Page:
I hope you find these changes useful!

Introducing m-cMerge


In the summer of 2011, the integration branch mozilla-inbound was created, to allow Mozilla contributors to land patches without having to wait multiple hours afterwards waiting for your builds to complete. A team of inbound-sheriffs monitor the tree, dealing with failures and backing out where appropriate. About once a day, one of the sheriffs would merge the changes to mozilla-central, and after the merge spend the next 90 minutes marking the bugs as resolved and pasting the pushlog URLs into each bug's comments. And thus your patch made it to mozilla-central!

Wait a minute, after the merge the sheriffs did what?!?

We have some smart people acting as inbound sheriffs. This does not seem like the best use of their time. It always bugged me, even though I've never merged myself. I wanted to do something about it. However, I felt it would be difficult to fully automate - even with our current restrictions, a wide variety of commit messages is possible. Accurately parsing them 100% of the time would be...hard. Throw in security bugs, and inbound's propensity to get so hosed that it has to be closed for a bit of "BACK OUT ALL THE THINGS!"...

That said, I didn't think all was lost. As Kernighan and Plauger said, most users will be willing to meet you halfway, and be ecstatic if you manage 90% of the work.  I decided to see if we could get 90% of the way there.

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Trust in Mozilla


I'm still working on something to assist those merging to mozilla-central.  I'm almost ready to start talking to Bugzilla.  Obviously, one can't test on b.m.o, so off to the test server - Landfill - we go. Now, I'll need to handle security bugs, and users who may or may not be able to modify them. I emailed Gerv, to see if it would be possible to emulate the b.m.o. security bug configuration in the bzapi sandbox. His reply? Sure you can, and have some admin privileges so you can set things up as you wish.

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Current status


I've been reminded that I've not been poor at updating the blog. Mea culpa. Anyway, some recent fixes of note:

  • Bug 686203 - Focused contenteditable can prevent other elements from getting focused on right-click, which also fixed bug 578771 and possibly more!
  • Bug 740784 - Undo (Ctrl+z) in textarea adding a newline (\\n) to the text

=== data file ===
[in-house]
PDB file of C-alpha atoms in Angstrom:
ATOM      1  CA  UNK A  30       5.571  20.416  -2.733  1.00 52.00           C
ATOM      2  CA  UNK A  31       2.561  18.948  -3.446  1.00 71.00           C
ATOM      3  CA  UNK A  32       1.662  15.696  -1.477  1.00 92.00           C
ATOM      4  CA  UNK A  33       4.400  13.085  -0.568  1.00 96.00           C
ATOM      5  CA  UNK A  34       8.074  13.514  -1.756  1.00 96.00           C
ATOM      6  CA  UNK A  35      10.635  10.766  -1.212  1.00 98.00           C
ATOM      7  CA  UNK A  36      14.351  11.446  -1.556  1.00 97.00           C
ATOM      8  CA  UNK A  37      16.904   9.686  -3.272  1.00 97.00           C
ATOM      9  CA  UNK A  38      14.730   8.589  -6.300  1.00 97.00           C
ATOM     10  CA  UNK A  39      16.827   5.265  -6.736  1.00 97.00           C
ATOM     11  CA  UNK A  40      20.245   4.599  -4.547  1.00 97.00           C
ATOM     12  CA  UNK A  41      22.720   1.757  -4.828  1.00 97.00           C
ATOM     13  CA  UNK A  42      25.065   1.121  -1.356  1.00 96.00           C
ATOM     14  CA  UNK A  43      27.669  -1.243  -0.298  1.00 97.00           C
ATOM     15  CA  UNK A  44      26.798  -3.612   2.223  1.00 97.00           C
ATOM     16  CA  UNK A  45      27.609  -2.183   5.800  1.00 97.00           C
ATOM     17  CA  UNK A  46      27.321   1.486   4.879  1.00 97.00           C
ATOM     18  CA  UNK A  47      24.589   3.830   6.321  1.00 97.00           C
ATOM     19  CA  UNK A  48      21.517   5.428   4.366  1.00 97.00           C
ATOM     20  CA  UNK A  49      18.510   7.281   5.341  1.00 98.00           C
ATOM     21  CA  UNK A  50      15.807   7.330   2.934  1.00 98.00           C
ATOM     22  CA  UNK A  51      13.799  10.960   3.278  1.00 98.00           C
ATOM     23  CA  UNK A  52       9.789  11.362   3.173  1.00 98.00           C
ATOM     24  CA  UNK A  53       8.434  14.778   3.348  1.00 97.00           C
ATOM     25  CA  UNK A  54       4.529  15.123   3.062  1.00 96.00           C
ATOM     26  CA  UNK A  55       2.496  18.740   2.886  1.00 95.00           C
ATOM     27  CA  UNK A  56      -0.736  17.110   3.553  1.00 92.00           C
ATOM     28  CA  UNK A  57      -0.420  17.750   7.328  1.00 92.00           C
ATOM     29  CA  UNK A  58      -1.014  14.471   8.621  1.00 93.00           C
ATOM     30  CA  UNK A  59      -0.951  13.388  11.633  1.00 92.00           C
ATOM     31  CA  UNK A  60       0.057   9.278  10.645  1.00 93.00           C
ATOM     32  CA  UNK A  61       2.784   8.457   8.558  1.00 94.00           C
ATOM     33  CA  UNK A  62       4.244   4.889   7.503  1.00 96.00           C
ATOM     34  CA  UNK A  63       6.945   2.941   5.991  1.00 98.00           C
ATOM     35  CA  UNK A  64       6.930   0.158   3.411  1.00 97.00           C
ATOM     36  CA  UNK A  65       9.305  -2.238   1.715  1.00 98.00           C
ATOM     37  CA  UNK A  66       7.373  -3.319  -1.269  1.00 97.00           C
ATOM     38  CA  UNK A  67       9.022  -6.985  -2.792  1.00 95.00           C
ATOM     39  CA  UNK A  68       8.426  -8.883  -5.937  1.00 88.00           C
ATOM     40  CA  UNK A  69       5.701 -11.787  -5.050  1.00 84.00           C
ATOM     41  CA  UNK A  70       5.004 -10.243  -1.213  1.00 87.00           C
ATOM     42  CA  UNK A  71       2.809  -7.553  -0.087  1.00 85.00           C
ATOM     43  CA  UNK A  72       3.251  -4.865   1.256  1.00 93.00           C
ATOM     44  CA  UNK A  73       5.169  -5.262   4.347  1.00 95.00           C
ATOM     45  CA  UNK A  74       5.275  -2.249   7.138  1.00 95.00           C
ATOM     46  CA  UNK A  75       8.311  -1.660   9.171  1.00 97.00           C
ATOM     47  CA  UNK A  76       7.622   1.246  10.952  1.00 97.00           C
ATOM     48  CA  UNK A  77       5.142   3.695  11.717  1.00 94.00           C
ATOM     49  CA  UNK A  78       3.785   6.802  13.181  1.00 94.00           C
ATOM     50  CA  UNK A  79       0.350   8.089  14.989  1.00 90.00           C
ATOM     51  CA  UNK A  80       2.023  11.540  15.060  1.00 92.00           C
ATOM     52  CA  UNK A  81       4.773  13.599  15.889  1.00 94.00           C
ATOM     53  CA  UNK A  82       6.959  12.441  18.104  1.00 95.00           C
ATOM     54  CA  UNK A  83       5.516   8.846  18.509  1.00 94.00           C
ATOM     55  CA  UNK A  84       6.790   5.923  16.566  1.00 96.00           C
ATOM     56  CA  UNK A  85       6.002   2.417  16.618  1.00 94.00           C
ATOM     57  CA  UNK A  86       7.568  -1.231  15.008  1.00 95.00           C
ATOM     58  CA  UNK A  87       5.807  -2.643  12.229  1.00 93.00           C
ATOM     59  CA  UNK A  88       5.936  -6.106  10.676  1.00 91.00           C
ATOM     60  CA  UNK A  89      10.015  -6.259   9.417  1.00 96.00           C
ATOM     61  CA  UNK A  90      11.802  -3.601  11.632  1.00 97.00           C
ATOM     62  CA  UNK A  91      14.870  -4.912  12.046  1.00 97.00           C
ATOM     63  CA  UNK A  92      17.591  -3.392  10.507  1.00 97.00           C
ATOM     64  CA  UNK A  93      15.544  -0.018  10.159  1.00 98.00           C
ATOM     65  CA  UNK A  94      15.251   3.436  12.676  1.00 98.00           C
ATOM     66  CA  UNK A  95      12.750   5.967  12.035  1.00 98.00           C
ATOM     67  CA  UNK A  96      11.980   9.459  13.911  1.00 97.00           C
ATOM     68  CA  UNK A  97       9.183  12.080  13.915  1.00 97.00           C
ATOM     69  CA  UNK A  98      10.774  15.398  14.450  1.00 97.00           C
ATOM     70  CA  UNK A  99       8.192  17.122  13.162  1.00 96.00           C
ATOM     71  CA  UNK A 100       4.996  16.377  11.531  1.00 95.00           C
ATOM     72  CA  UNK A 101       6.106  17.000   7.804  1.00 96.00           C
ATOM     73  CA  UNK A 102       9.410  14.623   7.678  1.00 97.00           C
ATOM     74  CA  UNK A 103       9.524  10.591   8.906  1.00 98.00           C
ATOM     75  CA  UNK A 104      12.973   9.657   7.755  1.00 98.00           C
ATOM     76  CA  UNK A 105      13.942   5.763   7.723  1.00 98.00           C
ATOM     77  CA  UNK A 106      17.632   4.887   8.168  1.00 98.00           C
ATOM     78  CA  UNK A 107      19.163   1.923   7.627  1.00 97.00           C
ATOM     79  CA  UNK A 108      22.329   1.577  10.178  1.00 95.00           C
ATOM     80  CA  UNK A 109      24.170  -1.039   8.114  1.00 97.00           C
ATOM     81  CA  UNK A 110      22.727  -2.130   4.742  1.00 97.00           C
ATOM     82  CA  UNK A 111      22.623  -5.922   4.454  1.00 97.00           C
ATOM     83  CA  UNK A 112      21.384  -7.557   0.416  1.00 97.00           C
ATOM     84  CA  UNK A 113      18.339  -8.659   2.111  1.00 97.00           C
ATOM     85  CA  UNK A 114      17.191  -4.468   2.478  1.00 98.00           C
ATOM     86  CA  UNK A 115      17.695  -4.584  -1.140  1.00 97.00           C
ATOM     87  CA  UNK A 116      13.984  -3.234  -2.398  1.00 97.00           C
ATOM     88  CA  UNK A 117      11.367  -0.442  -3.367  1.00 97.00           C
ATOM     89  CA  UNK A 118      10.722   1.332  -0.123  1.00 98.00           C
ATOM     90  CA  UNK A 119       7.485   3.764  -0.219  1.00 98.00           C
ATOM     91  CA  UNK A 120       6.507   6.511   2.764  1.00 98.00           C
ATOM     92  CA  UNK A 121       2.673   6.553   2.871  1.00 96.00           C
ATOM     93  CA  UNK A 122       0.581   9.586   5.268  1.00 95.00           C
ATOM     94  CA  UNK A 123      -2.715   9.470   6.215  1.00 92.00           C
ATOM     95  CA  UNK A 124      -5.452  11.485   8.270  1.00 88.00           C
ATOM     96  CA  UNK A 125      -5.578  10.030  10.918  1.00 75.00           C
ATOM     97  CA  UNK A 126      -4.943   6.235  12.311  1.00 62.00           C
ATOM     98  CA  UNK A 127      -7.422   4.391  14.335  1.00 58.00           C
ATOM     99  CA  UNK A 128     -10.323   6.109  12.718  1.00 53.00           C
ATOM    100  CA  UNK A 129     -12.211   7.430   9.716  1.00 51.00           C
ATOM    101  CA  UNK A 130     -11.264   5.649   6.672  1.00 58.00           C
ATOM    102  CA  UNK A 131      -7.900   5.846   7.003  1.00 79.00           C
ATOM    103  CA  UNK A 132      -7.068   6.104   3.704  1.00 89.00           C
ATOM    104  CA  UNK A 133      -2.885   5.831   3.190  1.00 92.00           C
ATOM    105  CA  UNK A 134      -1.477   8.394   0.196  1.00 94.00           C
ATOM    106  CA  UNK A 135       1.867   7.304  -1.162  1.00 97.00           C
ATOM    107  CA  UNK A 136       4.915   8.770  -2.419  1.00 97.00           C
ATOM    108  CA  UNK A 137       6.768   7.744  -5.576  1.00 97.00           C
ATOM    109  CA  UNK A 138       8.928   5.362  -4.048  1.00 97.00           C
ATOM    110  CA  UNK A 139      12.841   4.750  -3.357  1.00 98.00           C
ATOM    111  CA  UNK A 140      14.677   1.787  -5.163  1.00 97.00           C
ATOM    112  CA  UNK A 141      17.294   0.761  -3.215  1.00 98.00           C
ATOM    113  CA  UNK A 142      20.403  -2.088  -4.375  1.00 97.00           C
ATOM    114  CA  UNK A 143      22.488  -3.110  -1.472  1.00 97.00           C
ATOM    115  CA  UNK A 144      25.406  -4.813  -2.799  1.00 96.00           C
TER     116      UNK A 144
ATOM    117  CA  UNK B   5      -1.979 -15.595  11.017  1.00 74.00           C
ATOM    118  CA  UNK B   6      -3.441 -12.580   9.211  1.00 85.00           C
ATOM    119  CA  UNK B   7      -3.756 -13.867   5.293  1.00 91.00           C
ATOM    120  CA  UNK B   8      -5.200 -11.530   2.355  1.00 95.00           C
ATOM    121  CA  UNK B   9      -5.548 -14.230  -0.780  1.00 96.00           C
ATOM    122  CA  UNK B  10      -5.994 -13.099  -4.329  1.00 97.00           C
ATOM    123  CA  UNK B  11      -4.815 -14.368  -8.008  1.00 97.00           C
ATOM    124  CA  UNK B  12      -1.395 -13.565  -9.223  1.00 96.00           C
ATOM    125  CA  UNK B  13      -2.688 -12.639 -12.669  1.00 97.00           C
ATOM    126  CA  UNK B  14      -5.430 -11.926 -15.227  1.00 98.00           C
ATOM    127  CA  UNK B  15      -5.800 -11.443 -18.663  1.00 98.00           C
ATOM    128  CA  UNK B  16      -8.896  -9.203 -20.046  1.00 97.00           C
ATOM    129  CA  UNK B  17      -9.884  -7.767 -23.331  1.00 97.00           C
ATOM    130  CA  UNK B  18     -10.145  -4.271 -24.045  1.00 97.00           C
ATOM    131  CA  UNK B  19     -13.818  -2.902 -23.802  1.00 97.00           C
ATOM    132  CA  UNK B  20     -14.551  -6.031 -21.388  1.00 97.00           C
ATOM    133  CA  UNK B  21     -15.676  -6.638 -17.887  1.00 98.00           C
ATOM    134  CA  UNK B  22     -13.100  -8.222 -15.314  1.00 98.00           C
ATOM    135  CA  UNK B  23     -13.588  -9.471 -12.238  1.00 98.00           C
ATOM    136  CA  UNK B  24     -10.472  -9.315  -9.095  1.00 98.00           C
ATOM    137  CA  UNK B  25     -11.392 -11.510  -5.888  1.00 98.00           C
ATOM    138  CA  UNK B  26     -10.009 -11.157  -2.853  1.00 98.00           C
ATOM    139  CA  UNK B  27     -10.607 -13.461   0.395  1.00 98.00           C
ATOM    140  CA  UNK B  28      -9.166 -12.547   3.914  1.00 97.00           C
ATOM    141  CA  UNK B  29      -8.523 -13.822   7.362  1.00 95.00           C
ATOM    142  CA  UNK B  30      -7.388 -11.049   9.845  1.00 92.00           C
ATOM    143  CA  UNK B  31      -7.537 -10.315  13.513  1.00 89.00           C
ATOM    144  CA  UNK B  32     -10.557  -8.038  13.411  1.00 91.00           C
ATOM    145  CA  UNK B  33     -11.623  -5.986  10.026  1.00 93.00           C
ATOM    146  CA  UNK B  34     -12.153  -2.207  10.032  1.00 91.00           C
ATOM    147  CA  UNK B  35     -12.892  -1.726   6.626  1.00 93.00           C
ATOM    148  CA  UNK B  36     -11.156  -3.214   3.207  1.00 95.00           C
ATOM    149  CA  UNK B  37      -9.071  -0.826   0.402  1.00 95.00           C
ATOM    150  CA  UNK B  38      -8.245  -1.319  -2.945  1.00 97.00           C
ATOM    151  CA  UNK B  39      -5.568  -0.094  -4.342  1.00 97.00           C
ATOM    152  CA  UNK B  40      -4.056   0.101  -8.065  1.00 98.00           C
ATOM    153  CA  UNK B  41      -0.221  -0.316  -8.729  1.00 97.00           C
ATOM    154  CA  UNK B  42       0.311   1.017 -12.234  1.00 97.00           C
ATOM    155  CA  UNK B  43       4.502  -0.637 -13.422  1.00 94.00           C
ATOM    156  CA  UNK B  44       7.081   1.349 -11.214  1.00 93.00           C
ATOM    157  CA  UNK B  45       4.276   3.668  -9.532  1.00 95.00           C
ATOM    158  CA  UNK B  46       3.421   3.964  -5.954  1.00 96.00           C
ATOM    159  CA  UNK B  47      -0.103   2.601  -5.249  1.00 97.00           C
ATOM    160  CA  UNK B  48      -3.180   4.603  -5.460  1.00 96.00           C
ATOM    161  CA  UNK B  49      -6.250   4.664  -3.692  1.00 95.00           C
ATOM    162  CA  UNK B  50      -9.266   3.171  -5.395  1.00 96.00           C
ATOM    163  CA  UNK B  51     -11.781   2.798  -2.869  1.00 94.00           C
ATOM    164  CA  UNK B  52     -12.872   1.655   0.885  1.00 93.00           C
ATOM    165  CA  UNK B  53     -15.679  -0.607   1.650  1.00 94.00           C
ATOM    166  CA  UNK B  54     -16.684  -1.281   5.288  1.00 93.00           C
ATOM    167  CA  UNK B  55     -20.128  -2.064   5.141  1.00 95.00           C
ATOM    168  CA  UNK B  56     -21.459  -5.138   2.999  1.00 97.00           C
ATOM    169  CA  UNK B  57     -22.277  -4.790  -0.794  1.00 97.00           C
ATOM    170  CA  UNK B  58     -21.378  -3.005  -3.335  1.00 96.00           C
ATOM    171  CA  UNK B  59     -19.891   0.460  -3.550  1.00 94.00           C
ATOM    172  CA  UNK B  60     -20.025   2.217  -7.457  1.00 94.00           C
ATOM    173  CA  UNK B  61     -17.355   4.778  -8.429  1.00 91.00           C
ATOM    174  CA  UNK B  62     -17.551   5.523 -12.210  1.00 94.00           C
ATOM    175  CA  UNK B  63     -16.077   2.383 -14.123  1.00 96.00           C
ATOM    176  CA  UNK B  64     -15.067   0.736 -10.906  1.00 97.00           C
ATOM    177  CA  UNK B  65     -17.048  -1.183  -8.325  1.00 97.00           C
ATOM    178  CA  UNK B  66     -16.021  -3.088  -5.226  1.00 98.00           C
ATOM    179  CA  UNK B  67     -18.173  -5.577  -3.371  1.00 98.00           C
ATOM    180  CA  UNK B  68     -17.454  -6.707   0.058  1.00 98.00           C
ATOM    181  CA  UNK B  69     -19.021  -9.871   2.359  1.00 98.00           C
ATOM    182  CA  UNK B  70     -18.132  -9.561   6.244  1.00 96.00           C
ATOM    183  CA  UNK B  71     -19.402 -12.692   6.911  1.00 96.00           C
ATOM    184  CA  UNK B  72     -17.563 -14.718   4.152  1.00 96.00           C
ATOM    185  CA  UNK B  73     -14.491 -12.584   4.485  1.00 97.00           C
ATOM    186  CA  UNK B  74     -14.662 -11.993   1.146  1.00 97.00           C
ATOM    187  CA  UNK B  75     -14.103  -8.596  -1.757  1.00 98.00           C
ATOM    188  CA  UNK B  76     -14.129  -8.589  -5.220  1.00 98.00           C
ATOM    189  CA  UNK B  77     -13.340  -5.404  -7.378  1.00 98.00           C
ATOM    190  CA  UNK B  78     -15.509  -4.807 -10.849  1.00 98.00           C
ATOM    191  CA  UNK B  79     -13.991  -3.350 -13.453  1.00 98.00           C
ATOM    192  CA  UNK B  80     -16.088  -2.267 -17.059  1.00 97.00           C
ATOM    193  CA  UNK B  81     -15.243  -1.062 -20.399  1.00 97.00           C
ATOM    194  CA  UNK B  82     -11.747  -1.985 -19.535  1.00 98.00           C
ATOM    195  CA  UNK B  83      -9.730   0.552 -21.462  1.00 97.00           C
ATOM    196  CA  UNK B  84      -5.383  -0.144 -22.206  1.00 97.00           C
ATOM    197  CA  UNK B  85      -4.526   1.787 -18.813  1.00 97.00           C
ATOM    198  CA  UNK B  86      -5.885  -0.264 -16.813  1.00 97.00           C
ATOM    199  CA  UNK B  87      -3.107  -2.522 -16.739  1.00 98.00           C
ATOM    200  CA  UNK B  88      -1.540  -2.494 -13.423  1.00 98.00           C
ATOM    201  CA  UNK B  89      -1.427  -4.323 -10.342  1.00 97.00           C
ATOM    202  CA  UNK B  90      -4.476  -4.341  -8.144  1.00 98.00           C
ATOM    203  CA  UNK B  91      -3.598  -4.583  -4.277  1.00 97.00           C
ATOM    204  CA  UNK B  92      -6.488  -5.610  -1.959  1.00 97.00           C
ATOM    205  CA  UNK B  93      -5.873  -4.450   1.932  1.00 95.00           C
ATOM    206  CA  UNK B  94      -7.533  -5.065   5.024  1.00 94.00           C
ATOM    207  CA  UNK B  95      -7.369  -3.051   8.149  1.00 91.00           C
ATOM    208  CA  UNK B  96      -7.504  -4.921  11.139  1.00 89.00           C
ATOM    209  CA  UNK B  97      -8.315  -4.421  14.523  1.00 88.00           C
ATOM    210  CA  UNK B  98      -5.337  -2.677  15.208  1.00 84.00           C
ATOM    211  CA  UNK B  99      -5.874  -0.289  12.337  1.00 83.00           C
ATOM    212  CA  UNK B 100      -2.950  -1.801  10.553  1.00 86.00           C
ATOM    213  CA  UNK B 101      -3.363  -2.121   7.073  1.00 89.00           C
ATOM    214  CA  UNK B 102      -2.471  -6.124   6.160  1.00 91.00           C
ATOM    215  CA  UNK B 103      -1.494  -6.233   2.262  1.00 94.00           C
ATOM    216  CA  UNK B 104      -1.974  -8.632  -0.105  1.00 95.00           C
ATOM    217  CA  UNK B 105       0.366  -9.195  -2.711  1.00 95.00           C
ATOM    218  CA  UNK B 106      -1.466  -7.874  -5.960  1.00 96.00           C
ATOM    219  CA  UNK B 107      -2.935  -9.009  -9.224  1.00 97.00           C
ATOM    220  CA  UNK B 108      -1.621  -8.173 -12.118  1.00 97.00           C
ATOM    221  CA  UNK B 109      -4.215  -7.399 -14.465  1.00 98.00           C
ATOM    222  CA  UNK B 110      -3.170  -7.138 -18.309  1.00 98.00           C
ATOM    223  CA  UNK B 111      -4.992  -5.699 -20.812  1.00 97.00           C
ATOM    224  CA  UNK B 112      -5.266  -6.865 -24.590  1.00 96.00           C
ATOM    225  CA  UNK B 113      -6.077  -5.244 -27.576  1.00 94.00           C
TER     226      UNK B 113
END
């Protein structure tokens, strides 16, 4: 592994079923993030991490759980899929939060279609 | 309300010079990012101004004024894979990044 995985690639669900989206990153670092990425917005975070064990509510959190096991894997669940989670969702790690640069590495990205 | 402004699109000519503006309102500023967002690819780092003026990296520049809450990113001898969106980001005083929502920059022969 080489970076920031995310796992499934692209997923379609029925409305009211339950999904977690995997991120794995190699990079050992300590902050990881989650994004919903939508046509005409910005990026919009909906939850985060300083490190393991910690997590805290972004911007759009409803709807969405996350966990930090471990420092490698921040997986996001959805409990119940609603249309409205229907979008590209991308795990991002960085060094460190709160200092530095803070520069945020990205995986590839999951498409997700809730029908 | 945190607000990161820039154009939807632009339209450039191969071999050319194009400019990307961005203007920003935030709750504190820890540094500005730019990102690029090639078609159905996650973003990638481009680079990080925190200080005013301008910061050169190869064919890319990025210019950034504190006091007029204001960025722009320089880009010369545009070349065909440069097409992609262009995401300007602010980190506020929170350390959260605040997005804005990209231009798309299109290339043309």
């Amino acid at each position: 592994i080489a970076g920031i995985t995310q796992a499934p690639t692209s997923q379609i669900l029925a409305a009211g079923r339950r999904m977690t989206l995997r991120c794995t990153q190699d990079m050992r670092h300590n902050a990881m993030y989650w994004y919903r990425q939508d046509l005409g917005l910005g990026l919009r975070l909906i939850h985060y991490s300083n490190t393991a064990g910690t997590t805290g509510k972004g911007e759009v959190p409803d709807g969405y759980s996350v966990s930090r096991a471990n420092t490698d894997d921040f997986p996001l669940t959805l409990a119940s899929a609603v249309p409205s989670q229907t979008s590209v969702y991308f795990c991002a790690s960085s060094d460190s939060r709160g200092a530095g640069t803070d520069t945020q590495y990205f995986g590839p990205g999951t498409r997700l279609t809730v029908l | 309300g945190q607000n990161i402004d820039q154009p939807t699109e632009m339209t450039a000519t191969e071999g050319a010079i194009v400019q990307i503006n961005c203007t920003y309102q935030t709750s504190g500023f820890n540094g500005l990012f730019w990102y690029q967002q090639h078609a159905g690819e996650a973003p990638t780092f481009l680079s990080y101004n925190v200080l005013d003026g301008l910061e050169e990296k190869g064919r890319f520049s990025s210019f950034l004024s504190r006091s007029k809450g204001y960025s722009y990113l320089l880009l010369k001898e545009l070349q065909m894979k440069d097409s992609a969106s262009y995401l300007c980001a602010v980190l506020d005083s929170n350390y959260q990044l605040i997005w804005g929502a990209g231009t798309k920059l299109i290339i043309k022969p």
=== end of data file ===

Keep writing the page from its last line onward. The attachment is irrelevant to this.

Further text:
• Bug 747163 - TelemetryHistogramType returns failure for HISTOGRAM_FLAG
  • Bug 747379 - Cloning a flag histogram with Telemetry::HistogramFrom breaks the "only one count" invariant
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Status Update: 15 January 2012


A frustrating week, with a good chunk of it lost to the landing of bug 715952, which seemed to tickle a bug in my graphics card driver, resulting in a crash almost every time I tried to launch a trunk build. Spent a ridiculous amount of time sshing into my box trying to remote-debug the problem, with little success. The problem was solved by an upgrade of my driver to the latest ATI proprietary drivers, but that was somewhat hairy, and proved to be another timesink.

  • Have slowed down my Tinderboxpushlog investigations - the bug I was trying to solve is looking more like an IT problem at Mozilla. That said, I have been fleshing out some ideas about how to improve this tool.
  • Started work on a little webapp, more details soon...

Status Update: 7 January 2012


Perhaps a quiet week in terms of activity from an external point of view.

  • Landed bug 471319 - undoing the last action of a textbox immediately after emptytext was displayed inserts a line feed (breaks search textbox)
  • Started investigating bug 263049 - Find doesn't work in XML tree view. More investigation required.
  • Started studying Tinderboxpushlog, in part to look at fixing bug 699711, but also so I can document it - current documentation is scant - and take a crack at fixing some other bugs. I aim to have the bug and docs wrapped up early next week.
  • Brought my Mozilla activities up-to-date at https://developer.mozilla.org/User:Graememcc
  • "We are typists first, programmers second" - put some practise into learning touch-typing, to improve productivity

The Commitment


This week, I turned my life upside-down.

I studied Computing Science at university. However, I never moved in to the computing industry post-graduation, and went another path. This never fully satisfied me, and I finally have taken steps to perform a career-switch.

Meanwhile, since the end of 2007, I've been sneaking some patches in to Mozilla Firefox. Due to time pressures, I've only ever been able to contribute fairly humble patches. I always longed to do more.

Today, I sent the following email to various Mozilla people.